These Are… The Leafs

By HOWARD BERGER

TORONTO (Nov. 19) — Amid the Department of New Presidents; the Department of Analytics and the Department of New Third and Fourth Lines, the Leafs look an awful lot like the Department of Wreck–Creations.

Which is a remarkably convoluted way of suggesting the old bromide that “the more things change, the more they stay the same.”

While watching the multi–vehicle pileup at Air Canada Centre Tuesday night, I was reminded of why Rogers tried to move oceans and continents to pilfer James Duthie from TSN as host of its grand hockey production. Among his multiple gifts, ol’ Duth sure knows a segue. To wit: As Bob McKenzie, Jeff O’Neill and Aaron Ward looked on bemusedly in the first intermission — the Leafs having withdrawn into a tidy 3–0 hole against Nashville — Duthie calmly submitted (and I paraphrase), “Okay, before we break down every shift in the opening 20 minutes, let’s try to remember that these are the Toronto Maple Leafs… with a record of 9–7–2… and probably good enough, as a lot of us expected, to compete for a Wild Card playoff spot this season. By all signs, a middle–of–the–pack team. With that in mind, let’s break down every shift in the first period… Jeff?”

In the moments that followed — and as accomplished a TV analyst the former Carolina and Toronto winger has become — O’Neill wasn’t able to tell any sharp-eyed Leafs watcher what he or she didn’t already know. This is an average–to–below–average hockey club that will (as McKenzie later pointed out) drive its followers to perennial distraction with peeks and valleys. As such, the misleading euphoria of last week’s 6–1 ACC pounding of Boston (merely without its two best players: Zdeno Chara and David Krecji) and the funereal environment that currently pervades Leafs Land after consecutive bludgeoning’s by the Sabres and Predators.

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THE LEAFS WERE STILL IN TUESDAY NIGHT’S GAME AGAINST NASHVILLE AT THIS POINT. BRUCE BENNETT GETTY IMAGES/NHL.COM

My advice to Toronto hockey fans: Get used to the pattern.

As I have written to death in this space, Leafs management chose to upgrade its bottom forward positions last summer rather than alter the club’s unreliable nucleus. Randy Carlyle, Dion Phaneuf and Phil Kessel were preserved in Business Class while a whole bunch of Economy seats were rearranged. Add in the vaunted analytics movement and the team is merely losing differently than it did a year ago. Instead of being out–shot by a considerable margin, it is now routinely permitting soft, killer goals while final strains of the national anthem reverberate through the arena. There isn’t a Corsi or Fenwick on the planet that can overcome such wretched failure — even with Jim Corsi once a netminder himself, having played 26 games alongside Dave Dryden (and in back of Wayne Gretzky) with the 1979–80 Edmonton Oilers. Though I’ve been a stout believer in Jonathan Bernier, the Maple Leafs No. 1 stopper absolutely cannot allow a practice shot to elude him at 1:52 of regulation, as did a routine volley from Nashville’s Taylor Beck on Tuesday. The Leafs don’t have enough character or leadership to rebound from early misadventure.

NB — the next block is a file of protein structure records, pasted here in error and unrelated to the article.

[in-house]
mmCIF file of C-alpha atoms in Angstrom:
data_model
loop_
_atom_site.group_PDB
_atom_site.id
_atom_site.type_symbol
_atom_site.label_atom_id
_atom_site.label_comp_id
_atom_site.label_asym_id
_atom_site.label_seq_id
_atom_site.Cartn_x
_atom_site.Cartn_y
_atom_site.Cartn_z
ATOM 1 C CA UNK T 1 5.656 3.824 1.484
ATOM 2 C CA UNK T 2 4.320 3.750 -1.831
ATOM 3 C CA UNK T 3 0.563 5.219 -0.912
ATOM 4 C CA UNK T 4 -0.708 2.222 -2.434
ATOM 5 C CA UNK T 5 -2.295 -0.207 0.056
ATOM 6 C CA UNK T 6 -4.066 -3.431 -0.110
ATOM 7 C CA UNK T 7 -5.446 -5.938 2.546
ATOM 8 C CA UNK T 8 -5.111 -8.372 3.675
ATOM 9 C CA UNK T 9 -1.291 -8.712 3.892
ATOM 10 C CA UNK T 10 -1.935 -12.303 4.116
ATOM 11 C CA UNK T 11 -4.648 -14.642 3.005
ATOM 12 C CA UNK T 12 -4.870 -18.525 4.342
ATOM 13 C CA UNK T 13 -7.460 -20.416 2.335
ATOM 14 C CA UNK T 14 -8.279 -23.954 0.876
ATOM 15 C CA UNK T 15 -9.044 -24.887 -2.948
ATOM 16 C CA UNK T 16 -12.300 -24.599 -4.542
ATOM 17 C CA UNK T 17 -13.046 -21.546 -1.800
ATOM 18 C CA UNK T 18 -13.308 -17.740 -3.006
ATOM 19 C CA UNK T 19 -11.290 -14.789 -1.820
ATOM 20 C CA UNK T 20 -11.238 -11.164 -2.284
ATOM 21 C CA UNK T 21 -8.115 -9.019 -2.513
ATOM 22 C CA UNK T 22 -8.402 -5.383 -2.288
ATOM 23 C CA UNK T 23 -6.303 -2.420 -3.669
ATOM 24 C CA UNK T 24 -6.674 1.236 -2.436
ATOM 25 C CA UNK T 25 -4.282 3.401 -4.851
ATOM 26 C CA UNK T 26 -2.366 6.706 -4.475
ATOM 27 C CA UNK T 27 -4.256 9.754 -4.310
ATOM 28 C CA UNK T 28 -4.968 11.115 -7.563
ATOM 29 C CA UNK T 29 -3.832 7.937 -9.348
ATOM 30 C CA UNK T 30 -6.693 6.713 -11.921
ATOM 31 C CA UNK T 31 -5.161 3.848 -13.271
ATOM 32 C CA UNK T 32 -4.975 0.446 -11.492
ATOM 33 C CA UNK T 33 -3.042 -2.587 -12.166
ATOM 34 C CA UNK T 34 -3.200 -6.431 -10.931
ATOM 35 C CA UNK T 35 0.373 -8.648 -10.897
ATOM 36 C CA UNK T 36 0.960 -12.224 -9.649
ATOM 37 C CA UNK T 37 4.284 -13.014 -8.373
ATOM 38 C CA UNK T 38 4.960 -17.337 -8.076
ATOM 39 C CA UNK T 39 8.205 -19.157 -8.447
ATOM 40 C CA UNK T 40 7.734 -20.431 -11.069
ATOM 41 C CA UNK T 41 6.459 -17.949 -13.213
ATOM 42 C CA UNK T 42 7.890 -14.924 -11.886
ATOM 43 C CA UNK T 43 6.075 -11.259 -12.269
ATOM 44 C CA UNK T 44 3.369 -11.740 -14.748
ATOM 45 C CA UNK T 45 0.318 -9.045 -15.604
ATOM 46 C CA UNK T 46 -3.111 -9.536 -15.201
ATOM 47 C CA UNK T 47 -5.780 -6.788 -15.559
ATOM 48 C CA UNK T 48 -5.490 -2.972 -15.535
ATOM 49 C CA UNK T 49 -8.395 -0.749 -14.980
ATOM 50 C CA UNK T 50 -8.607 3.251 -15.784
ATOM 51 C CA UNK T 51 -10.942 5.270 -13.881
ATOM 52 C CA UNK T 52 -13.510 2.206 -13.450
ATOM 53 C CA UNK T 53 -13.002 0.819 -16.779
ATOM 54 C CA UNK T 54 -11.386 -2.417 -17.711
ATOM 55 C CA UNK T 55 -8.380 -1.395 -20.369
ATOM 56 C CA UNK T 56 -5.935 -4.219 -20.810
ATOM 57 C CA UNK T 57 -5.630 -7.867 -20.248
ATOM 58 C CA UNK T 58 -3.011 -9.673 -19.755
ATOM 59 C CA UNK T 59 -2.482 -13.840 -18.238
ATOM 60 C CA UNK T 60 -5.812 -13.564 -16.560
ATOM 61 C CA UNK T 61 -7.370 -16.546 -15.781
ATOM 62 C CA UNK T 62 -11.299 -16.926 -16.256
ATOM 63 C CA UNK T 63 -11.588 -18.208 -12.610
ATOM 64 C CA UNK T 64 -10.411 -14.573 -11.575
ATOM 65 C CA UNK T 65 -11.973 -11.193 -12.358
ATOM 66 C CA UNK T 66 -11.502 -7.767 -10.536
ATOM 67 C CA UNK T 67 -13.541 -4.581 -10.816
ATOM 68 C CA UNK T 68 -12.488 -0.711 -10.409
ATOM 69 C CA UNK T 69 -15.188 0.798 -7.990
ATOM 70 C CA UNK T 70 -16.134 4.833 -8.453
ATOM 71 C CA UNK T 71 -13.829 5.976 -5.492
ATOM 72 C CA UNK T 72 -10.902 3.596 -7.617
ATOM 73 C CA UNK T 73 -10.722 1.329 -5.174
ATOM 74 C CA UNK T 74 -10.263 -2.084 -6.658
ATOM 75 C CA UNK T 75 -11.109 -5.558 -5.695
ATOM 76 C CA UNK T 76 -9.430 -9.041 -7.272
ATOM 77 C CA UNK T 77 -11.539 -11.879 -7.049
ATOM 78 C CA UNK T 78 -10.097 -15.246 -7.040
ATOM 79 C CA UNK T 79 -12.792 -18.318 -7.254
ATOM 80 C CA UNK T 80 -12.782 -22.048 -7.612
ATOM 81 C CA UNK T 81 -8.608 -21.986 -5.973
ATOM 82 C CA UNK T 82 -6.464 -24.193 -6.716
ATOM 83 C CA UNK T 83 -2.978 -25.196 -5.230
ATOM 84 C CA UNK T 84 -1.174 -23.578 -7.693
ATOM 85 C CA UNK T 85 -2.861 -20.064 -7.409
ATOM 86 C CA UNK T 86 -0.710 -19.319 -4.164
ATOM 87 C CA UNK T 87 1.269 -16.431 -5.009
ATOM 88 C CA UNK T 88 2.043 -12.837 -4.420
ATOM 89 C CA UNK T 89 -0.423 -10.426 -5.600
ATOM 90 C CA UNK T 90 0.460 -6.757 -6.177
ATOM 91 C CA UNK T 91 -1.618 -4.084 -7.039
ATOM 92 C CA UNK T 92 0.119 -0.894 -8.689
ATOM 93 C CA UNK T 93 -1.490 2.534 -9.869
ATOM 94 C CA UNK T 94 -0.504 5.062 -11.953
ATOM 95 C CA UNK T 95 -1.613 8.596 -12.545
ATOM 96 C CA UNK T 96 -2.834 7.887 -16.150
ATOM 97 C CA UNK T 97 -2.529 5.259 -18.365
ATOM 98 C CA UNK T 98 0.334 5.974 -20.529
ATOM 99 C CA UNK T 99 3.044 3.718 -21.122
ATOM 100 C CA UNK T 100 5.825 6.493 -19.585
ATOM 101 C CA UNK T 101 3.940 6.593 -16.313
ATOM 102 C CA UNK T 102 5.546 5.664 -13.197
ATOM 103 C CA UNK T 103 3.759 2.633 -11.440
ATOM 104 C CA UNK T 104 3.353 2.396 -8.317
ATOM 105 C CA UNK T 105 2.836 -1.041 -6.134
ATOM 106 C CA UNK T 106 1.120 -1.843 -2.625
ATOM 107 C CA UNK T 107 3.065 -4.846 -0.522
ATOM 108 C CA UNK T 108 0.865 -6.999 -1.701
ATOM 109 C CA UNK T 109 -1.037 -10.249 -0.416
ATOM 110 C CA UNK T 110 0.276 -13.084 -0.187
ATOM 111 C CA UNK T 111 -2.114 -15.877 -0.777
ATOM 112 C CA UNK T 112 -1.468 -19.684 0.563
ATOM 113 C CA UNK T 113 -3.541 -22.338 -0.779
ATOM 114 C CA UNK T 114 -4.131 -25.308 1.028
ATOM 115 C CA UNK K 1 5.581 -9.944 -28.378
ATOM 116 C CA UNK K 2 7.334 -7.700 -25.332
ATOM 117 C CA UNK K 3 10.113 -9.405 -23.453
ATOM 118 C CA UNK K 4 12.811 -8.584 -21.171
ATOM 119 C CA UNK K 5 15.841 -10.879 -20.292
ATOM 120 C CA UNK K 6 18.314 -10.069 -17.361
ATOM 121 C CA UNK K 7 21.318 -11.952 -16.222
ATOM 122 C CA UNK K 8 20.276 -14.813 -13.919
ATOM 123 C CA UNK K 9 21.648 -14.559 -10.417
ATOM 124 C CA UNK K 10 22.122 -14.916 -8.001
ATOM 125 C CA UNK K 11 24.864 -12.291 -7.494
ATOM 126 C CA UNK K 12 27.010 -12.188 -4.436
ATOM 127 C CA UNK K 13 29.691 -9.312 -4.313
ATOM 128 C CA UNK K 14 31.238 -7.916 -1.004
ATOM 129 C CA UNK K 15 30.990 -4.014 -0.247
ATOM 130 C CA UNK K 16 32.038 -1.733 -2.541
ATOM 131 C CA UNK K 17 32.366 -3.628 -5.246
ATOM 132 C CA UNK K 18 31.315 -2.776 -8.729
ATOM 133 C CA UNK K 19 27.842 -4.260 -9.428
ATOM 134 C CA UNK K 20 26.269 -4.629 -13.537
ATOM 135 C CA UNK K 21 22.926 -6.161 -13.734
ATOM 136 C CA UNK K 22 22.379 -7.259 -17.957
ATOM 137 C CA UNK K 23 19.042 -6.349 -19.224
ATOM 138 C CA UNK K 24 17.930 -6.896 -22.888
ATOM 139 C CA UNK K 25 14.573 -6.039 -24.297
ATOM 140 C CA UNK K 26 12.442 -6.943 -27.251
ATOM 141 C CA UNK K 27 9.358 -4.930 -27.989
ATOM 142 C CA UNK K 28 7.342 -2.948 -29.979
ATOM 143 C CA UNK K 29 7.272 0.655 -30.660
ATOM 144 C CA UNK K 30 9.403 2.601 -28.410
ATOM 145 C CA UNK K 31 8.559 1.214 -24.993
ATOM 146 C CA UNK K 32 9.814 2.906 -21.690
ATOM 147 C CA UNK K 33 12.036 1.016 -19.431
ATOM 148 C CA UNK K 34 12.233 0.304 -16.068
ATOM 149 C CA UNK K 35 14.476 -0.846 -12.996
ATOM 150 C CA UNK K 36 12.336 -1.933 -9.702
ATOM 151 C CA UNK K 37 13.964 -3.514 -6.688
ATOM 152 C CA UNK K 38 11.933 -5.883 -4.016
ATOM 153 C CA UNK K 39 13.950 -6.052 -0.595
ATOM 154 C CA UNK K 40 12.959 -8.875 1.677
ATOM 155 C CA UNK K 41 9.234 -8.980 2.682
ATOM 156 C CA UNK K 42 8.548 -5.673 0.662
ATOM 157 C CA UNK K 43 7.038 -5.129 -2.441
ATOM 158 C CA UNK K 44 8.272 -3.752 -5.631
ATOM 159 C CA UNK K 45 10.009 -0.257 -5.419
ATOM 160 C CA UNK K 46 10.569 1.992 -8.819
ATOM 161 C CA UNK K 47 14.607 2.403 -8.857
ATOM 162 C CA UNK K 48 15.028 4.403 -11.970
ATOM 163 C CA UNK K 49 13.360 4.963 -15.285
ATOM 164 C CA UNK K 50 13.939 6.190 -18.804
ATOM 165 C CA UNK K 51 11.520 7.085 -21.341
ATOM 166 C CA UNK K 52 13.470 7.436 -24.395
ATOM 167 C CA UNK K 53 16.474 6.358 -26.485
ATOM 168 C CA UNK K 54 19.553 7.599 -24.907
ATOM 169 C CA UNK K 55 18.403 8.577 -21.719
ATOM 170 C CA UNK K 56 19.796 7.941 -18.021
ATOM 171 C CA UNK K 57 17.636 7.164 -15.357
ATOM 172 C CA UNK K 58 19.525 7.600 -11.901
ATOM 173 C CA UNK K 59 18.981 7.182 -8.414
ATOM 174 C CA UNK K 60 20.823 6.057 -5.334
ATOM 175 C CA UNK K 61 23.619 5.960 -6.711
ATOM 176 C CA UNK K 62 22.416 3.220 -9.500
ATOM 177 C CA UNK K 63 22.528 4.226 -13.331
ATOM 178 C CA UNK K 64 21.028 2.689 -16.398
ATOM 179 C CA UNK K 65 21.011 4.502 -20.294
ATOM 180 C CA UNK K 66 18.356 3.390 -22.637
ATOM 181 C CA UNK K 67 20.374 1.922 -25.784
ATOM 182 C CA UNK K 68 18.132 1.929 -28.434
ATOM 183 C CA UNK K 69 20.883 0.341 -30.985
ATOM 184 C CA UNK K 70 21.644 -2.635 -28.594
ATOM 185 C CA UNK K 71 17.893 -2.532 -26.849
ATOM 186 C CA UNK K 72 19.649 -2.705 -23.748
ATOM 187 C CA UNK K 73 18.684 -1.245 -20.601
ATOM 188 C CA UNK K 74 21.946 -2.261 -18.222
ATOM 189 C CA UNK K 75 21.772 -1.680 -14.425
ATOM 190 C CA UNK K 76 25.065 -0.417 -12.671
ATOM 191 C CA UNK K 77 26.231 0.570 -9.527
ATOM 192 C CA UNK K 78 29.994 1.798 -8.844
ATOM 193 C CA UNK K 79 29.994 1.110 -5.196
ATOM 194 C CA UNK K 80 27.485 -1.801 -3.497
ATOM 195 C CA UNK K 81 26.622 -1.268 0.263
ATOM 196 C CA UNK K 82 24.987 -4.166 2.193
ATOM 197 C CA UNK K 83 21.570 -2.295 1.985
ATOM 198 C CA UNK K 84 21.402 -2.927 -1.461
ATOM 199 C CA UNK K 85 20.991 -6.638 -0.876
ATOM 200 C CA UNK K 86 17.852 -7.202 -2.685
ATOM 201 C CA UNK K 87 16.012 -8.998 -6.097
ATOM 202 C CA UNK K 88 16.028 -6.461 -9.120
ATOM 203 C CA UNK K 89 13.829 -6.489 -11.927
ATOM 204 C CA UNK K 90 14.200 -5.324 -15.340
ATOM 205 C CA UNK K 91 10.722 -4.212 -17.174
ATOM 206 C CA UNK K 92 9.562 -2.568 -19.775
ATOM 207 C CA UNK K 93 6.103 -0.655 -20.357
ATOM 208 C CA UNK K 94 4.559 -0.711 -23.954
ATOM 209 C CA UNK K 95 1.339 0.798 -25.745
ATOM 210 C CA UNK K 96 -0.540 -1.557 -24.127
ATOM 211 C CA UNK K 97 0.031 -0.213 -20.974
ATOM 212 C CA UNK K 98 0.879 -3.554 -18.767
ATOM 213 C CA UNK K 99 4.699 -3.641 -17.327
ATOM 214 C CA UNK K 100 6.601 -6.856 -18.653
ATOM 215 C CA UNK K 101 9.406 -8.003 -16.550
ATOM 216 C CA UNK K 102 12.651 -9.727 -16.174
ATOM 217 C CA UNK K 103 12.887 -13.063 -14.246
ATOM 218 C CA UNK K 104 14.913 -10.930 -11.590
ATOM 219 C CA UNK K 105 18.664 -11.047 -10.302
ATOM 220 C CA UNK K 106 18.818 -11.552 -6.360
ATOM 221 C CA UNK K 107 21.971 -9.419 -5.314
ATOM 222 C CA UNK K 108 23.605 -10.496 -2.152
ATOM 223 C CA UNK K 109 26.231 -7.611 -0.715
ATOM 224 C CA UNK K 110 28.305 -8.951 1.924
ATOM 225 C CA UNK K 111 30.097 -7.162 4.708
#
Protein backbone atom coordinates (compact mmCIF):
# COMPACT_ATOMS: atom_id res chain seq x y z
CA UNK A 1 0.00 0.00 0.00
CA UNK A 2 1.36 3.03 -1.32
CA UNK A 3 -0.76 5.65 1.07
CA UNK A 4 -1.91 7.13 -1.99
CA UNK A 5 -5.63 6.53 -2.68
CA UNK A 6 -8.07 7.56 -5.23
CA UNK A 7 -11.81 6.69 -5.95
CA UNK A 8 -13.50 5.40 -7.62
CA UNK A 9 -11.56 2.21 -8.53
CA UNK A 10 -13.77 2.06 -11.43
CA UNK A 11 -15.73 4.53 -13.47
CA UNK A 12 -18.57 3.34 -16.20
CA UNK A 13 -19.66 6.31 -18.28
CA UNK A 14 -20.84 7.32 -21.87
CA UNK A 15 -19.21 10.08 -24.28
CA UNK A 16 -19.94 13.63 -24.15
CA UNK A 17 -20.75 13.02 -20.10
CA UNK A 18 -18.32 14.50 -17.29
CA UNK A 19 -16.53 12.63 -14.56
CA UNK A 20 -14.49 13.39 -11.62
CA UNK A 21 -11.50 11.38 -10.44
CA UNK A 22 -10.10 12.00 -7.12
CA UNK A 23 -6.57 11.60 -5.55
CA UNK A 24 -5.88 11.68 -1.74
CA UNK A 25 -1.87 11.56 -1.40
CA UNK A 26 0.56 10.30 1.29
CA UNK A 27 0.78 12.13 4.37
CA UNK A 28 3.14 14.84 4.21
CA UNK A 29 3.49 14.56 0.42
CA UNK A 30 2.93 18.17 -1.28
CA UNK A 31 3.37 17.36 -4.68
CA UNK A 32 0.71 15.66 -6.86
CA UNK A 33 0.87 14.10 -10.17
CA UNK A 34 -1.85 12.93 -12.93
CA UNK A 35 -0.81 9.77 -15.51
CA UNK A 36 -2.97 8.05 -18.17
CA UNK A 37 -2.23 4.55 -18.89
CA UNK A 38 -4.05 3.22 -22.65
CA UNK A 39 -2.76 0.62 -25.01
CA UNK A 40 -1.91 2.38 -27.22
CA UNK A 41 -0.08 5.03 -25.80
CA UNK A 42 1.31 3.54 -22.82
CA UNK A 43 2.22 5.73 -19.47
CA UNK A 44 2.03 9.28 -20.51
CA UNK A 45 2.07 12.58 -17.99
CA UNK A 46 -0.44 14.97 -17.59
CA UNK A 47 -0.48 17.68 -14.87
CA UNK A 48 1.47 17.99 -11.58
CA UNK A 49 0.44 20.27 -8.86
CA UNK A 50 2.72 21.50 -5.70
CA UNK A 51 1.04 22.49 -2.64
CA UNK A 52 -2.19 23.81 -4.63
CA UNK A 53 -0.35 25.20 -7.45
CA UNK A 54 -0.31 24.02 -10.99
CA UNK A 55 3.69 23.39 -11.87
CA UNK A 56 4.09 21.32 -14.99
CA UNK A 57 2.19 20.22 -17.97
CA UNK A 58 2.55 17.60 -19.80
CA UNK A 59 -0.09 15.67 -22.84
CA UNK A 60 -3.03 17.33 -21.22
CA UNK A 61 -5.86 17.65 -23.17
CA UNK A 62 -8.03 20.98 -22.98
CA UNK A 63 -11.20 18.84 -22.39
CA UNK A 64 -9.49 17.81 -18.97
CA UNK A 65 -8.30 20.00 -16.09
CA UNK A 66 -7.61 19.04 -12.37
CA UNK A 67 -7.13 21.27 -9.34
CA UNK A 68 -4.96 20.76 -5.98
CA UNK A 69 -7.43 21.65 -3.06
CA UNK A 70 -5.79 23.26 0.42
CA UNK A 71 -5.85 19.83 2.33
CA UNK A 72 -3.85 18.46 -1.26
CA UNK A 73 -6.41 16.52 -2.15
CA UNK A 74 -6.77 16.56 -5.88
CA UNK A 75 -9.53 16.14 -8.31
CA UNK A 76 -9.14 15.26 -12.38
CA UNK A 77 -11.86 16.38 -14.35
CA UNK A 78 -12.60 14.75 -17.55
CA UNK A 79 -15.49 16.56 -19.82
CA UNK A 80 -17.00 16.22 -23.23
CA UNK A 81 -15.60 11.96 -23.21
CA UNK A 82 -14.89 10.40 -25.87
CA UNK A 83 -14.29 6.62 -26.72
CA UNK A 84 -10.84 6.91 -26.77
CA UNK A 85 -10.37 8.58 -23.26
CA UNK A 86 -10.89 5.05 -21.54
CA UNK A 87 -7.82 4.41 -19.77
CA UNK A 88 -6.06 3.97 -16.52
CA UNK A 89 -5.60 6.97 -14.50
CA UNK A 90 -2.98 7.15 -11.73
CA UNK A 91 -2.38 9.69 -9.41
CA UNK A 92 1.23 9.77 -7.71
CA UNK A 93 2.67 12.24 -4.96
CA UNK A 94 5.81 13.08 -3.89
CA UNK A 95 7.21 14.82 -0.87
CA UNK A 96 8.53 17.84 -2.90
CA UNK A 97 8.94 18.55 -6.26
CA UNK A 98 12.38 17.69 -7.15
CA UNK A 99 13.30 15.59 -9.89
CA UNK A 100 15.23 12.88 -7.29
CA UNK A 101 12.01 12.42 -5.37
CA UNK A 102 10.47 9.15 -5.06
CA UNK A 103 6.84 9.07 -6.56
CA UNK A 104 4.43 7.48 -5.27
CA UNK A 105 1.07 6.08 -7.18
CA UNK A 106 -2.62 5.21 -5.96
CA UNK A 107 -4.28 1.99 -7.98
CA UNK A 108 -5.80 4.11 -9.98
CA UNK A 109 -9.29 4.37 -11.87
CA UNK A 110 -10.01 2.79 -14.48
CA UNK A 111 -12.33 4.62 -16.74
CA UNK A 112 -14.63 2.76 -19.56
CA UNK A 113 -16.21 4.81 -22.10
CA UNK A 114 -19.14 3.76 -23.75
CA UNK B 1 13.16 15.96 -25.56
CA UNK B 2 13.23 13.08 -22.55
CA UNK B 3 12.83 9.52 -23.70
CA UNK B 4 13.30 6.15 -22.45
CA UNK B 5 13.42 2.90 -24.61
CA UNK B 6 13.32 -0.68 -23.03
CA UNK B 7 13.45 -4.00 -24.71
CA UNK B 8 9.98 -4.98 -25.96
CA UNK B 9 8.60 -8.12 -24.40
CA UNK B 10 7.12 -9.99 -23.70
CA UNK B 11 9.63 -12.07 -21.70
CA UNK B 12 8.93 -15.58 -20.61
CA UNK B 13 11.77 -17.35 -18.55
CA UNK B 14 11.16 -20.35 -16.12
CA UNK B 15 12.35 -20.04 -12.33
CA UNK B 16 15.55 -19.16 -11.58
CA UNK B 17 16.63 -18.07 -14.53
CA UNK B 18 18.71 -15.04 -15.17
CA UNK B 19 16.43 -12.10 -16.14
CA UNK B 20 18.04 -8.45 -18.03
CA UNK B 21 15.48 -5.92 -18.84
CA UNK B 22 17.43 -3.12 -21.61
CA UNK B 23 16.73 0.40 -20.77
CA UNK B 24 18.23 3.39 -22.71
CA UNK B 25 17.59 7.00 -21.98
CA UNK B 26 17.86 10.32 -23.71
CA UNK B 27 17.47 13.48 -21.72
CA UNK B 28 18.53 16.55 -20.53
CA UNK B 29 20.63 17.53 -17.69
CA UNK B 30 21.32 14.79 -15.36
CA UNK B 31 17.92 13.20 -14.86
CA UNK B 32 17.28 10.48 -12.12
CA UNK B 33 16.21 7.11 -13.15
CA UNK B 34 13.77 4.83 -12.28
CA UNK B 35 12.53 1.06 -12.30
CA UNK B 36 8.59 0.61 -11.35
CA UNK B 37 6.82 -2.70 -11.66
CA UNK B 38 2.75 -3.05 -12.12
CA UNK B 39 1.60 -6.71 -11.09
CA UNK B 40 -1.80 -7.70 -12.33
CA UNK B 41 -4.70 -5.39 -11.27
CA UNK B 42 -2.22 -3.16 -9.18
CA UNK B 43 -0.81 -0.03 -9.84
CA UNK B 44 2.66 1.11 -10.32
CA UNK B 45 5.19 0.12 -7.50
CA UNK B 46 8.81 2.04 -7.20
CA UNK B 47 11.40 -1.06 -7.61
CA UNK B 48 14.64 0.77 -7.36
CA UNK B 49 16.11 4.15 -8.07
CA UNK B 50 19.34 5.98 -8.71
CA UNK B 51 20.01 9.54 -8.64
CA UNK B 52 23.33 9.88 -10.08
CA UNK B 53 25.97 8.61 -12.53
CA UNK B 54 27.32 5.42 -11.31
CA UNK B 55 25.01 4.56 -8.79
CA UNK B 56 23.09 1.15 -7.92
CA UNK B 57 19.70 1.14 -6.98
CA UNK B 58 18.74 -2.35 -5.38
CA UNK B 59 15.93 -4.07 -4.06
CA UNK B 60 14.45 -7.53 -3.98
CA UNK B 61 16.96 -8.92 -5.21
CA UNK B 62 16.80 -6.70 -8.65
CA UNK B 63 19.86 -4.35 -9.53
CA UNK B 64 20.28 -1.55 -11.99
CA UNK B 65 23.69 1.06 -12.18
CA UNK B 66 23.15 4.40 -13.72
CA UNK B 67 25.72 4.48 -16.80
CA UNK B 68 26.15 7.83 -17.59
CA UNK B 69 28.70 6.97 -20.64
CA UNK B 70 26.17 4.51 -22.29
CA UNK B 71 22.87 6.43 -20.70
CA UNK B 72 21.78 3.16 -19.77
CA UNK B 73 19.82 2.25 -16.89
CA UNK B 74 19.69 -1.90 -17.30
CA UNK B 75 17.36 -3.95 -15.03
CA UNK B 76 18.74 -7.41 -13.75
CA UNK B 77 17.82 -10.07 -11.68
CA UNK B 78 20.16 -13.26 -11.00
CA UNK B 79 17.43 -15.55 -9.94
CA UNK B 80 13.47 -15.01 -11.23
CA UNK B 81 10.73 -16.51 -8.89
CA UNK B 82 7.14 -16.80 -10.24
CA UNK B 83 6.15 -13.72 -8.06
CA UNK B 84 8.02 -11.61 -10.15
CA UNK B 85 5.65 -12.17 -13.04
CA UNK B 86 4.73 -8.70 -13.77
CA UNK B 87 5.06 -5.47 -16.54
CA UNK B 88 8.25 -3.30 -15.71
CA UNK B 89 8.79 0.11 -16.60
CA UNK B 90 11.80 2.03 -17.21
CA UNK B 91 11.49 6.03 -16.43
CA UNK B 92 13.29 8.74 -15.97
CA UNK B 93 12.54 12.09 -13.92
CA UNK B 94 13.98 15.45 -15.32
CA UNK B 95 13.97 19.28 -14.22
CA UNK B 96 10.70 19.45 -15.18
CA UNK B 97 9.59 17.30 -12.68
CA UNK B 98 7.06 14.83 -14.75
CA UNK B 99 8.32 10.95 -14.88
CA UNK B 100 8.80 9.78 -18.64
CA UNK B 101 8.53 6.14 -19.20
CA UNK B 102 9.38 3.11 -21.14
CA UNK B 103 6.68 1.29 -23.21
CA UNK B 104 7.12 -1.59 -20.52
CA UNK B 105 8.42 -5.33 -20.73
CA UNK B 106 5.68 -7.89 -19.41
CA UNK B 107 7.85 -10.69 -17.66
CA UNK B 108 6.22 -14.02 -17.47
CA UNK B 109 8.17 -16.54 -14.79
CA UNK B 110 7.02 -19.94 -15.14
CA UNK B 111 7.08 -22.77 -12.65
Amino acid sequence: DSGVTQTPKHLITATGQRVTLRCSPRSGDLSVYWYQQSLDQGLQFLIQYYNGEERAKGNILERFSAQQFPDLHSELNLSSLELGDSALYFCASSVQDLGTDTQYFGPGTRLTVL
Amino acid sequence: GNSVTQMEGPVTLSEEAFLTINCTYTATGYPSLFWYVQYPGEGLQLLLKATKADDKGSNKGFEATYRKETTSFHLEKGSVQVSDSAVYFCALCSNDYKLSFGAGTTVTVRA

Whether or not these missteps are the result of Carlyle’s befuddling strategy with Bernier and James Reimer is material for a separate blog. Suffice to say that neither man is thriving amid Carlyle’s “Guess Tonight’s Goalie?” routine. Neither is this a call for the coach’s scalp. Brendan Shanahan and David Nonis elected to retain Carlyle. Dumping him after a couple of brutal losses wouldn’t prove a thing. More productive is trying to figure the collective psyche of this team and whether it is, a) good enough to remain in playoff contention all season, or b) good enough to remain in contention until the missile strikes Ground Zero in March. That’s why it’s imperative for Maple Leaf fans to preserve a shred of sanity through the middle portion of the schedule. Barring virtual disaster, the waning portion — as always — will determine the club’s fate.

In the interim, it’s best to remember that the Leafs of 2014–15 are essentially the Leafs of post–2009. During that time, Brian Burke chose to cast his lot with Phaneuf, Kessel and – later – Carlyle (as replacement for Ron Wilson). Burke’s replacement, Nonis, decided to keep the roof intact while reordering some tables and chairs… none of which will survive if the roof collapses. And, ain’t that a dirty hockey word around here.

So, try not to go goofy.

After all, these are… the Leafs.

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